People who file fraudulent permanent fund applications would stand a greater chance of being punished if a new bill passes the Legislature.
House Bill 205, which the House approved Friday, would allow the Department of Revenue to impose a $3,000 fine on people it determines have submitted fraudulent applications. Under current law, if the state takes a person to court for permanent-fund fraud, the court may assess a fine of up to $5,000, but the department itself cannot impose a fine.
"Unless it has been really egregious fraud, it hasn't been cost-effective for the state to pursue those (cases) in court," said Sharon Barton, director of the Department of Revenue's Division of Permanent Fund Dividend.
The permanent fund division has just begun compiling statistics on how many fraud cases it gets each year. In 2000, the most recent year for which the division has numbers, the state received 1,232 fraud tips.
Barton said 433 of the tips were reviewed, but she did not know how many cases were found to be fraudulent.
When the division determines an application is fraudulent or that someone received a dividend check illegitimately in the past, it can refuse to pay the dividend, or attempt to collect the amount of the prior payment, Barton said.
The only other option is court, she said.
Assistant Attorney General Dan Branch said he did not know how many times the state has prosecuted people for permanent-fund fraud.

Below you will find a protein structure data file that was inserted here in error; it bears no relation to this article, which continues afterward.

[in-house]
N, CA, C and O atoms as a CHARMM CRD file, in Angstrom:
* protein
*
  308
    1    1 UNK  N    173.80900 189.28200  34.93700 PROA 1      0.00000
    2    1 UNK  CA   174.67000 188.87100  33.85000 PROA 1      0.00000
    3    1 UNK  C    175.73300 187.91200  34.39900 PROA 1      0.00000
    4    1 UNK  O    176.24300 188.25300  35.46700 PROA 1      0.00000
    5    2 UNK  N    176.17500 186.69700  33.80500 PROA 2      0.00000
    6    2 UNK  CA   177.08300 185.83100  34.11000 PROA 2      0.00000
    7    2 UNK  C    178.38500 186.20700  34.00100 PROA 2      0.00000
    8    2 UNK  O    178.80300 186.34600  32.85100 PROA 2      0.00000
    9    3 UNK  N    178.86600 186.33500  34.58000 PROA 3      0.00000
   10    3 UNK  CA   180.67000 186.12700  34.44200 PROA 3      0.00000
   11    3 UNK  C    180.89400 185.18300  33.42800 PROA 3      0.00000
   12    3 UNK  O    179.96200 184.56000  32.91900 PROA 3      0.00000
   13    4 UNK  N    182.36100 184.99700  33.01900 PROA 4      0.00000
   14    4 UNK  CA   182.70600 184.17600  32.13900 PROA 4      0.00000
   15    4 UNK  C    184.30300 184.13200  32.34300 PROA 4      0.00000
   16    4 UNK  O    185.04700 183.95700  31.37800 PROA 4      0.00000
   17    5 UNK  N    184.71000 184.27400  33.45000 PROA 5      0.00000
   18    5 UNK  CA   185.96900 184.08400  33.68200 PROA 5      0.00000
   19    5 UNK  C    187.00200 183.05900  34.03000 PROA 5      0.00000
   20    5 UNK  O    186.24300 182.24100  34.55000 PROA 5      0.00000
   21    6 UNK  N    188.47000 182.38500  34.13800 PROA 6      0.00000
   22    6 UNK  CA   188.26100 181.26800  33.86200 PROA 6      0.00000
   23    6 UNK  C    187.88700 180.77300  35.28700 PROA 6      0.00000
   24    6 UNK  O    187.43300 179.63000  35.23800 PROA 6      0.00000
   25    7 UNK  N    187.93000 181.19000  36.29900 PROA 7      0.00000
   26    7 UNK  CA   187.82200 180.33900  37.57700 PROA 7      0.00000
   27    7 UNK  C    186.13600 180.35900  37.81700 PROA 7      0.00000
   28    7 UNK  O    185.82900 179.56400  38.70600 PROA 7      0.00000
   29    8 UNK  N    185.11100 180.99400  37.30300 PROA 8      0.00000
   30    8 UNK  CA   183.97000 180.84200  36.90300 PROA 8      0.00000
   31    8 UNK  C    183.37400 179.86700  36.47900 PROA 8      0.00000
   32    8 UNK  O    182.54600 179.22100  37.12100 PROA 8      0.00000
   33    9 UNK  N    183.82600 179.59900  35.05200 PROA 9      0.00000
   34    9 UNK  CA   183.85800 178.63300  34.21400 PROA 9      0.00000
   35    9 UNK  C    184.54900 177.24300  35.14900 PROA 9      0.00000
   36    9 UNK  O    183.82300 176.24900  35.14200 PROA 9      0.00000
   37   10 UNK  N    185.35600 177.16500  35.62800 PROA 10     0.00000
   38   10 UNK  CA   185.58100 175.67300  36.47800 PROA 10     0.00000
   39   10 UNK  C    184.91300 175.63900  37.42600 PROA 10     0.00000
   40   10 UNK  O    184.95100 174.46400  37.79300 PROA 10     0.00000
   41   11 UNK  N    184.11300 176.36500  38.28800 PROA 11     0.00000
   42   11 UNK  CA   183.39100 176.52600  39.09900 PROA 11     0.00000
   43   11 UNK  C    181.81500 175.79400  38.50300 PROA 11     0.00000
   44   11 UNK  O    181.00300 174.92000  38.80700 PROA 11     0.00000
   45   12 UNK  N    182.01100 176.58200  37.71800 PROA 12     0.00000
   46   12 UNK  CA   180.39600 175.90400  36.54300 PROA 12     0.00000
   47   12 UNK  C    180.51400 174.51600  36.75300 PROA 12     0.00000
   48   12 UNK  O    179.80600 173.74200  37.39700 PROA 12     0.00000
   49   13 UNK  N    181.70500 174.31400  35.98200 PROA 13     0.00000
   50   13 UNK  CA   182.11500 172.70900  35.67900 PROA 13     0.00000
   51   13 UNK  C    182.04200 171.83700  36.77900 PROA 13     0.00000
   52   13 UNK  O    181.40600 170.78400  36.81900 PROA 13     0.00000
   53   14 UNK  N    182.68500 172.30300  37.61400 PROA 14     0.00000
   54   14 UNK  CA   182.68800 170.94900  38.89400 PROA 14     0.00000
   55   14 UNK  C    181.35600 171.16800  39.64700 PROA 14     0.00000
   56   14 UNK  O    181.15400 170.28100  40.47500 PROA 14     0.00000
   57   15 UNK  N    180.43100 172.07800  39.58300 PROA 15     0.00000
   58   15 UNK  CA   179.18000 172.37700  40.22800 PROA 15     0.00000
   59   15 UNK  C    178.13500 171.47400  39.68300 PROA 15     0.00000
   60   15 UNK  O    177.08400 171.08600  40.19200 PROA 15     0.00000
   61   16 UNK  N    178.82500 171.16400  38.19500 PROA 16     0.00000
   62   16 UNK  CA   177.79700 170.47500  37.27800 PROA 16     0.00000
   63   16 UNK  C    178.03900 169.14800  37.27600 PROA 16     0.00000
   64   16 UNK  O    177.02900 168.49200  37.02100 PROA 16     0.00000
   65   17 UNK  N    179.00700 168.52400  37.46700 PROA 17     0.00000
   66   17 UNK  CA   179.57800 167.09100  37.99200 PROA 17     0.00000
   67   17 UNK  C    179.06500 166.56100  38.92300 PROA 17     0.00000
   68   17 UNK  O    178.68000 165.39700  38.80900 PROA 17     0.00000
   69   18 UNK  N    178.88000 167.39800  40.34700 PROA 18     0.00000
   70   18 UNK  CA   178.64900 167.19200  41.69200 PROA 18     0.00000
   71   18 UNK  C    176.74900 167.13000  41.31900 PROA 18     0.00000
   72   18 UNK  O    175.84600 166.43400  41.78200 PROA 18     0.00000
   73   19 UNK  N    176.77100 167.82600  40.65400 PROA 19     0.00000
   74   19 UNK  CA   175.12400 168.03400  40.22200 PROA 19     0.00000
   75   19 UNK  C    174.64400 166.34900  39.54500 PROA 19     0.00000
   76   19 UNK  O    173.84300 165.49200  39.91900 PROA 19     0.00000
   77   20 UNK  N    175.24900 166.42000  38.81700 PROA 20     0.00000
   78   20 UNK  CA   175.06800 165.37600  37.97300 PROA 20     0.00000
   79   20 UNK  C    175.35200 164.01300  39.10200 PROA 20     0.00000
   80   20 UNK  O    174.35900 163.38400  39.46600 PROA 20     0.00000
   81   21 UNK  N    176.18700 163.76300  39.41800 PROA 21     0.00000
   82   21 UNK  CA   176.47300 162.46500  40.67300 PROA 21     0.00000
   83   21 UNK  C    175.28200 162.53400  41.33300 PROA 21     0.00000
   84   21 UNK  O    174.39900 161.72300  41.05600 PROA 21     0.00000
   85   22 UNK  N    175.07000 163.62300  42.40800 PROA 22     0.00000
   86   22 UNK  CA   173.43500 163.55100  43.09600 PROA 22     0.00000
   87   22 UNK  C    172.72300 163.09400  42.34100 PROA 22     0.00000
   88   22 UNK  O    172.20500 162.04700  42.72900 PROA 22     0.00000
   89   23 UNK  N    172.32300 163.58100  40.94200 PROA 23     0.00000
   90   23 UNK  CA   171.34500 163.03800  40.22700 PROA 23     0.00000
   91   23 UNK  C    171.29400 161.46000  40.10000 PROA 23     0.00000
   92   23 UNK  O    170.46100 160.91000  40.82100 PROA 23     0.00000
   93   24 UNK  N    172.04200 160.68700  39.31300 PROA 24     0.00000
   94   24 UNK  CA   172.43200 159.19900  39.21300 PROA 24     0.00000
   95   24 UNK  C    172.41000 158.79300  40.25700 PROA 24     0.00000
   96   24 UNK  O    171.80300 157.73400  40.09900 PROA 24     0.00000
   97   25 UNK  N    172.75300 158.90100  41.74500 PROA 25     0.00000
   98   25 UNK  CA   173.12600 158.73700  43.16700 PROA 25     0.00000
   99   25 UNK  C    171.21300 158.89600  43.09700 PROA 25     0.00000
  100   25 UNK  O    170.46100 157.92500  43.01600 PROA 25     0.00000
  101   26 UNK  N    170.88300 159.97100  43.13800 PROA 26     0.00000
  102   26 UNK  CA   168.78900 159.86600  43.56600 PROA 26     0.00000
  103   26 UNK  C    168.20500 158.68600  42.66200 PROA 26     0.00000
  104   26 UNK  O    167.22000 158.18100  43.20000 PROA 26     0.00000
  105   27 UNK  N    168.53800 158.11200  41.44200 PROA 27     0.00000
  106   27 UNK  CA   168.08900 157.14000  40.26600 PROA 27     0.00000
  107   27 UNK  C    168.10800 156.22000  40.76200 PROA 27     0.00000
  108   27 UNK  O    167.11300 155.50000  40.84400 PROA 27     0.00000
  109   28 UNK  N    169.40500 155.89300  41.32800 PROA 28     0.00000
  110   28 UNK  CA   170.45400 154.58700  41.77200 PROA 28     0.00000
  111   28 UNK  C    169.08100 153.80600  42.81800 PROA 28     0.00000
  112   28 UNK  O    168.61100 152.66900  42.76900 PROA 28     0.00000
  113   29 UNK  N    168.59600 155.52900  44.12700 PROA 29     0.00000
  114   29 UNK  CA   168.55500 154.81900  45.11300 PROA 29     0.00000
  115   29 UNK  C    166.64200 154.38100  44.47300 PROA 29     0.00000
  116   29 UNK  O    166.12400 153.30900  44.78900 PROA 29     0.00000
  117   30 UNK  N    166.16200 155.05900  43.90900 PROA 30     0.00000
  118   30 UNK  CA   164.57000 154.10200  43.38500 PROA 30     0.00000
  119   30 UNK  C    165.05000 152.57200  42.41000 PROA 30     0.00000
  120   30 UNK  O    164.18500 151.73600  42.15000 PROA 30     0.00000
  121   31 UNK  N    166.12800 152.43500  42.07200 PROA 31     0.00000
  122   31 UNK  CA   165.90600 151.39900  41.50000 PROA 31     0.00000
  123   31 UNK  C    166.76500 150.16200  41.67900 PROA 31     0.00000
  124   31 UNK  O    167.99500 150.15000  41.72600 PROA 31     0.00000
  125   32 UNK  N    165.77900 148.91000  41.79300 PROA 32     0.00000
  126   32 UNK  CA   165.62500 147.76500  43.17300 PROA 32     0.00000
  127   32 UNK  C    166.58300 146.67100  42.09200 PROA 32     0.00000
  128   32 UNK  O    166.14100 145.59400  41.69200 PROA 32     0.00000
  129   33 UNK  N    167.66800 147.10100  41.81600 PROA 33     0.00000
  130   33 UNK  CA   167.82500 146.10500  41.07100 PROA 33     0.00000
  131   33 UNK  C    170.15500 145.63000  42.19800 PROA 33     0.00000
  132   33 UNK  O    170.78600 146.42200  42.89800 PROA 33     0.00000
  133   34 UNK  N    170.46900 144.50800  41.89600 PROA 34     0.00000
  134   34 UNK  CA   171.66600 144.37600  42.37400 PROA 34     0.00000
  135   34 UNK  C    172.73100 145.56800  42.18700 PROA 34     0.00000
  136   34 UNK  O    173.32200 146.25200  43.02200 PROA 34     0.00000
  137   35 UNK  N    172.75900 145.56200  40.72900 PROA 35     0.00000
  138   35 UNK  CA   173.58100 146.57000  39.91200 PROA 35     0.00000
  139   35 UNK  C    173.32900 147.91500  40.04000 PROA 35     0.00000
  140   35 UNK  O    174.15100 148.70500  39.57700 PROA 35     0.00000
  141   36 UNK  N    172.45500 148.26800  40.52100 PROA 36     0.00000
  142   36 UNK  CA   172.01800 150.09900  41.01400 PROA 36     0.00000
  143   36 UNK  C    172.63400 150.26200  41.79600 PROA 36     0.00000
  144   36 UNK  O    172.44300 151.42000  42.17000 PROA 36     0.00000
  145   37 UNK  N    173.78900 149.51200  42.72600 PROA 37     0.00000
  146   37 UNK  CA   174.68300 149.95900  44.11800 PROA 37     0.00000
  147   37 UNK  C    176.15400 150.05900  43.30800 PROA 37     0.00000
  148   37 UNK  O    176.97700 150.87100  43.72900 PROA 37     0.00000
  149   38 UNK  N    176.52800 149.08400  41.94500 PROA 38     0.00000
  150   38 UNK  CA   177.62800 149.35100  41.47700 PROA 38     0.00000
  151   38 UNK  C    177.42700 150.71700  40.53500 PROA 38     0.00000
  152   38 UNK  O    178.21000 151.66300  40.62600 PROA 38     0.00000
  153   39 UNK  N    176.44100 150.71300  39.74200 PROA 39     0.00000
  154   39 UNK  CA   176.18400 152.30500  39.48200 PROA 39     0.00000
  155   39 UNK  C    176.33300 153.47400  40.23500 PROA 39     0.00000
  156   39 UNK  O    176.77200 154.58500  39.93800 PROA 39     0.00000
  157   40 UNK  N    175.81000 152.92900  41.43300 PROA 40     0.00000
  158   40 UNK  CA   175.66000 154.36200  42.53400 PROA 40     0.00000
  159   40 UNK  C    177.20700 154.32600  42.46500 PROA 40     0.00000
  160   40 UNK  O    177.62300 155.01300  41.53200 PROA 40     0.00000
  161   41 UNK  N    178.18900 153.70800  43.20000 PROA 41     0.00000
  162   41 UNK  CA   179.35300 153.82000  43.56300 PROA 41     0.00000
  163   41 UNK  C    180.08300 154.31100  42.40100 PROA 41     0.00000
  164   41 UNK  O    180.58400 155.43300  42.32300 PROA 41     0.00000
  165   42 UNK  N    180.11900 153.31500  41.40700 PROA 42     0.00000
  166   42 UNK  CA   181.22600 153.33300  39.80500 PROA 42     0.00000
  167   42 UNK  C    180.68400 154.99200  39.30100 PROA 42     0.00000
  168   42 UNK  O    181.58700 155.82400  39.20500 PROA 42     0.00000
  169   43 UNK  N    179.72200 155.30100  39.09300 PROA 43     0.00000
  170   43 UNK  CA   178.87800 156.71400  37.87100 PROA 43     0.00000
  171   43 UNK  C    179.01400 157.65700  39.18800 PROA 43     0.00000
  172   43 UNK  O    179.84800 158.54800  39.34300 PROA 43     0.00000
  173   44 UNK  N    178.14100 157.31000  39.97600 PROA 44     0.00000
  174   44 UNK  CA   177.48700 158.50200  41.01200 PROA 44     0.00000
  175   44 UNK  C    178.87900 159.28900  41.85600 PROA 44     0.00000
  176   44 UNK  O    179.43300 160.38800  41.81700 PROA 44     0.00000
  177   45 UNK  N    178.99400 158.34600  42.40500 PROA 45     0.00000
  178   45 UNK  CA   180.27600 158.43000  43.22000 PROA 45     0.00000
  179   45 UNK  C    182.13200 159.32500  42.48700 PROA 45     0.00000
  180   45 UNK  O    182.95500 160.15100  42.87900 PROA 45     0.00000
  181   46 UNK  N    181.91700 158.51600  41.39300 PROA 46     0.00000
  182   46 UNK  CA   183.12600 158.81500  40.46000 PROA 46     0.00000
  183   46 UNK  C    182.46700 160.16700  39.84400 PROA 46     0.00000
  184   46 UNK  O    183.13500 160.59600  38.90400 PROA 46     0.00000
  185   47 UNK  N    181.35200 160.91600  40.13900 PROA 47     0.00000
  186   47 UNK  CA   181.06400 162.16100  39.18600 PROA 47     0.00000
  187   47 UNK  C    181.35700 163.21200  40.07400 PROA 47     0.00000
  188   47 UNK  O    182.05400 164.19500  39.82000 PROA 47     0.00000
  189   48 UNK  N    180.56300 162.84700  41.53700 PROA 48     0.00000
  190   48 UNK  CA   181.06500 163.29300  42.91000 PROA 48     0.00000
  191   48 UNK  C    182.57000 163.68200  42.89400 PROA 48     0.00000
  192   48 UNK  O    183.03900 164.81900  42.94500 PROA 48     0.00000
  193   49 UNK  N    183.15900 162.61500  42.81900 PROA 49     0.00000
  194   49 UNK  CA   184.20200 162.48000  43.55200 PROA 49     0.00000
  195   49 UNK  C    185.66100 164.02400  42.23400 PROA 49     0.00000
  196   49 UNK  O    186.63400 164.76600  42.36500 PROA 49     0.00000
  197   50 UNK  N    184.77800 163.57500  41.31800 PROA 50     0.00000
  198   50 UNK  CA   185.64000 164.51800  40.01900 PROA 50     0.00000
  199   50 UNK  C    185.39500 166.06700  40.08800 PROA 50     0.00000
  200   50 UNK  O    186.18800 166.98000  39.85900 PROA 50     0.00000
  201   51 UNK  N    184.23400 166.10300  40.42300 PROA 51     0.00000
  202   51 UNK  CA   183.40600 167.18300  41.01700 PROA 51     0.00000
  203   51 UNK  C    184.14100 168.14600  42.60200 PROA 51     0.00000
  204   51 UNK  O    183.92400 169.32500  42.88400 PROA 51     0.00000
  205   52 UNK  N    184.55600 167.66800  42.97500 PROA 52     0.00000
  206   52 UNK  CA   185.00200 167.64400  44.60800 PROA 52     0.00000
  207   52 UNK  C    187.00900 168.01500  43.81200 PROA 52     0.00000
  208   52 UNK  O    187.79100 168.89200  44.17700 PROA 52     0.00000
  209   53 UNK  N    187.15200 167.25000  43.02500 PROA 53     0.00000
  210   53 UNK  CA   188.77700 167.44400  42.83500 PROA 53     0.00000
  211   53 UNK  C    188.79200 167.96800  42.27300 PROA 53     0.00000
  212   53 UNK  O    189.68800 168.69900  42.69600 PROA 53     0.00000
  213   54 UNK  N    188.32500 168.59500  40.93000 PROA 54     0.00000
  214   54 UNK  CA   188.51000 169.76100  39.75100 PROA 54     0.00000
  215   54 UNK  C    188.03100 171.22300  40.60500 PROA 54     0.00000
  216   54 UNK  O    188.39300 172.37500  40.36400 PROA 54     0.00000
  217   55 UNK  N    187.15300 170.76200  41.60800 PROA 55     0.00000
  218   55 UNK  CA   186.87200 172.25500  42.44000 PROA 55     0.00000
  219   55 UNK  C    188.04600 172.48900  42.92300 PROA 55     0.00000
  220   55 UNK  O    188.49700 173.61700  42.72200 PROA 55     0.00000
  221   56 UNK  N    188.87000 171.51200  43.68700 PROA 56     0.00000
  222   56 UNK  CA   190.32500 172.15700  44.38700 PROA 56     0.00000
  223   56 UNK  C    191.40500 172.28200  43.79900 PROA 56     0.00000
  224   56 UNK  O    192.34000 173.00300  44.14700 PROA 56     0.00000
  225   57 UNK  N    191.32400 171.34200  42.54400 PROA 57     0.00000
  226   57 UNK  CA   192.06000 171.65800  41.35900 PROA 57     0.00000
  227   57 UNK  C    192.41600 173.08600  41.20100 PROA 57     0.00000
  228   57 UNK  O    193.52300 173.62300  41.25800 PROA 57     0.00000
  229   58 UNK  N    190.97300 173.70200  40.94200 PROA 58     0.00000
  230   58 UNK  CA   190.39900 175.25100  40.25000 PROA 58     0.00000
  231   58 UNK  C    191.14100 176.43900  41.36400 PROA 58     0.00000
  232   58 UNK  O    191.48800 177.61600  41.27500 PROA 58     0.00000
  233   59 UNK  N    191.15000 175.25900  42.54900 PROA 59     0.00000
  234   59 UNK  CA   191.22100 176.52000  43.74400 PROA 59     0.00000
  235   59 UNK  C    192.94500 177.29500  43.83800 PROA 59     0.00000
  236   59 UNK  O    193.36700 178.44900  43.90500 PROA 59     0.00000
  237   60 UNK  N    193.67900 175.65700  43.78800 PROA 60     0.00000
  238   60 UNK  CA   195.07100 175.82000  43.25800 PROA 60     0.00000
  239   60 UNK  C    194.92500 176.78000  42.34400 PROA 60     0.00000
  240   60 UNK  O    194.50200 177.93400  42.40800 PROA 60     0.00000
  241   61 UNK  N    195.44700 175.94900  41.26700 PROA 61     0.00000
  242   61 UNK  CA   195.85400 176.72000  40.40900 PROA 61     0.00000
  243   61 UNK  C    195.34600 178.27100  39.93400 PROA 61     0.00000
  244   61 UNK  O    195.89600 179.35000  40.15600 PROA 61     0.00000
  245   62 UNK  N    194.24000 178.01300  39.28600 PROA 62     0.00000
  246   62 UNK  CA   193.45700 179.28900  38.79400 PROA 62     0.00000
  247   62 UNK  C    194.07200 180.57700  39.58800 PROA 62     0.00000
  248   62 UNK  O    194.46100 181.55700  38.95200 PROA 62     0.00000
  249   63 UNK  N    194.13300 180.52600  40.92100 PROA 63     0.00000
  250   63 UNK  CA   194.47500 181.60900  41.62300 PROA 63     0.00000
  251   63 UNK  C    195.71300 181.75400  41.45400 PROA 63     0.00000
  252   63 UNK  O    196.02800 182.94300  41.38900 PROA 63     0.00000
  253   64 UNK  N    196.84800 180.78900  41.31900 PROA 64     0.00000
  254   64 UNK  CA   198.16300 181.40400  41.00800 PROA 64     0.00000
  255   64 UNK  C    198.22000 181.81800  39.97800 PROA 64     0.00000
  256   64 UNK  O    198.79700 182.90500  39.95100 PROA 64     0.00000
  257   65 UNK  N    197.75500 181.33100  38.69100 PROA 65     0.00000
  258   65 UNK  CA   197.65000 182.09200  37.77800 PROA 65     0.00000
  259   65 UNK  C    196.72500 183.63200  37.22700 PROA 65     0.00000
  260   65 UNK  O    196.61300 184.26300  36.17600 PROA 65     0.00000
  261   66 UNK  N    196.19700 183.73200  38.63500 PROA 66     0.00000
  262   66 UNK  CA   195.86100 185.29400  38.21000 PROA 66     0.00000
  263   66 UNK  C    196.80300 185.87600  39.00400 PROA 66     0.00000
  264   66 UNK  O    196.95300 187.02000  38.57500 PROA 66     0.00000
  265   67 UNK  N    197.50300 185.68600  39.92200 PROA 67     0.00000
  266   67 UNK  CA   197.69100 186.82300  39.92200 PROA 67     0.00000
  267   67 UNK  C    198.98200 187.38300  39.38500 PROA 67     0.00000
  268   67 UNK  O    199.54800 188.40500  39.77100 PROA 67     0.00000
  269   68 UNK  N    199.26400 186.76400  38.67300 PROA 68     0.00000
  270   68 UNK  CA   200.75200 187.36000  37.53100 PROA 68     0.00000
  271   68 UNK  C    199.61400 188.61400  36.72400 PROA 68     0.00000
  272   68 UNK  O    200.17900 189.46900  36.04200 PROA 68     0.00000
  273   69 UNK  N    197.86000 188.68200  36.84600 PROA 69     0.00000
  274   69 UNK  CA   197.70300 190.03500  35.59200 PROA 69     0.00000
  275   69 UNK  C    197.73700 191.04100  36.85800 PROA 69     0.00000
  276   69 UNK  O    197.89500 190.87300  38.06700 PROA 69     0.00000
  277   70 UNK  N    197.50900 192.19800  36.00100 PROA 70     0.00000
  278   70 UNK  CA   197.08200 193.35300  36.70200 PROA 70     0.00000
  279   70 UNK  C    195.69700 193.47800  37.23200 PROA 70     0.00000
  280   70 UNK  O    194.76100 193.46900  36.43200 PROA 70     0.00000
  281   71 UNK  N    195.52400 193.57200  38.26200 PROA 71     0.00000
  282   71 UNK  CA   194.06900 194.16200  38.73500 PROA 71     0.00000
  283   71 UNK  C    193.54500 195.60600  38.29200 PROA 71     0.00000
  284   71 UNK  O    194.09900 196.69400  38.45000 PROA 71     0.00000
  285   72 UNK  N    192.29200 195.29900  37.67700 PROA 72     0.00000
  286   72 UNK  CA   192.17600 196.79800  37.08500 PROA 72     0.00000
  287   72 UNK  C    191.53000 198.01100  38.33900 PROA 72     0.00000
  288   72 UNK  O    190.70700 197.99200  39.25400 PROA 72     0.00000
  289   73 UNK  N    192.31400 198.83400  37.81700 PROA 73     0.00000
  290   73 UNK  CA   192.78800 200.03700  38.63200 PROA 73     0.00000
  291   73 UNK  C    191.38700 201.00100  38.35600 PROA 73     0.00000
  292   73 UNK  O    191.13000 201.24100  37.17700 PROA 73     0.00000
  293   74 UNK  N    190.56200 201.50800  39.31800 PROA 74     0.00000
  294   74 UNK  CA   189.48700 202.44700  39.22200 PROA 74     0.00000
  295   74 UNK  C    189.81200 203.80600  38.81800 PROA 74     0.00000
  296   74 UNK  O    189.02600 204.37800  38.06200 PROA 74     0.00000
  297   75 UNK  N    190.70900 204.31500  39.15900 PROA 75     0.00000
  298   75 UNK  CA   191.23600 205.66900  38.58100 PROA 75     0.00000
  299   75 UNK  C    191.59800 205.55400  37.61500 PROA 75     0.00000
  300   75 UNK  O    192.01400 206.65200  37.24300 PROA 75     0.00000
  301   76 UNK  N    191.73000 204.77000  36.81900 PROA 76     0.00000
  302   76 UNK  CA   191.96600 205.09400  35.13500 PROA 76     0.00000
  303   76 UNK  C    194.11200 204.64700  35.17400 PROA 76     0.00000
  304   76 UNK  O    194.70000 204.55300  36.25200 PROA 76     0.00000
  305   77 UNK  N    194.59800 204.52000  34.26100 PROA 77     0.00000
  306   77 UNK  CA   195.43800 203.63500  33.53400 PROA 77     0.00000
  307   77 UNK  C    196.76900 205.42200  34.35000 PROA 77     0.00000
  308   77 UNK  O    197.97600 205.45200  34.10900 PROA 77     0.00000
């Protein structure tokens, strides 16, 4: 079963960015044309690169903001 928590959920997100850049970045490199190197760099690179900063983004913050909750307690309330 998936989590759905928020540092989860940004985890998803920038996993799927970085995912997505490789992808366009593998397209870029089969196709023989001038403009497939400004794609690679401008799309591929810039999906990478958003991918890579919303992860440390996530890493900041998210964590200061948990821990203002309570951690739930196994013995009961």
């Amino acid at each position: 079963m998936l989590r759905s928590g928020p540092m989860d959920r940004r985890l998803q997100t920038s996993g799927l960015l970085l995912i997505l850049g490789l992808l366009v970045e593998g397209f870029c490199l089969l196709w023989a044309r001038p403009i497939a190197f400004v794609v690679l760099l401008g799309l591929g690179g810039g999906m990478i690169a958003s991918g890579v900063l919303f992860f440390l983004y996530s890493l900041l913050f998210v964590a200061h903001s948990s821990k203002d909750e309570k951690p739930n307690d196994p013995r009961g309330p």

There have been at least two cases, according to Barton.
In 1997, Carolyn Plum, 59, of Salcha pleaded no contest to theft in the second degree for filing for and receiving a 1994 dividend in the name of her daughter, who had died the previous year. Plum was sentenced to a year in jail, with all but two months suspended, restitution of $3,780, and five years of probation. She also is barred from the permanent-fund program forever.
In the second case, Anchorage resident Carolyn Moeller, 53, was indicted on charges of receiving dividends from 1988 to 1994 in the names of her nonresident mother and a deceased sister. Barton did not know whether Moeller was convicted.
House Bill 205 also would allow Peace Corps volunteers to collect dividend checks. The volunteers were added in 1983 to the list of exemptions for people residing out of state, and that exemption was made retroactive to 1982, the year the permanent-fund-dividend program began, said Heath Hilyard, a staffer to Anchorage Republican Rep. Lesil McGuire.
The Legislature removed the Peace Corps exemption in 1998, Hilyard said.
About 35 Alaskans are serving in the Peace Corps, said Peace Corps spokesman Jim Aguirre. He said 855 Alaskans have served since 1961.
Tony Gasbarro, a 30-year Alaska resident and president of the Northern Alaska Peace Corps Friends, was serving with the Peace Corps in El Salvador when the exemption was removed.
"I lost one of my dividend years because of that," said Gasbarro, 64.
Gasbarro, who now lives in Fairbanks, also went to the Dominican Republic with the Peace Corps from 1962 to 1964. He said volunteers deserve the dividend because they are serving their country.
"I would put us on par in many cases with military people who don't ever see combat yet undergo many of the risks," he said. "It's not some vacation."
Eight legislators voted against the bill Friday, saying Peace Corps volunteers forfeit their dividend checks when they choose to go out of state.
Masha Herbst can be reached at firstname.lastname@example.org.
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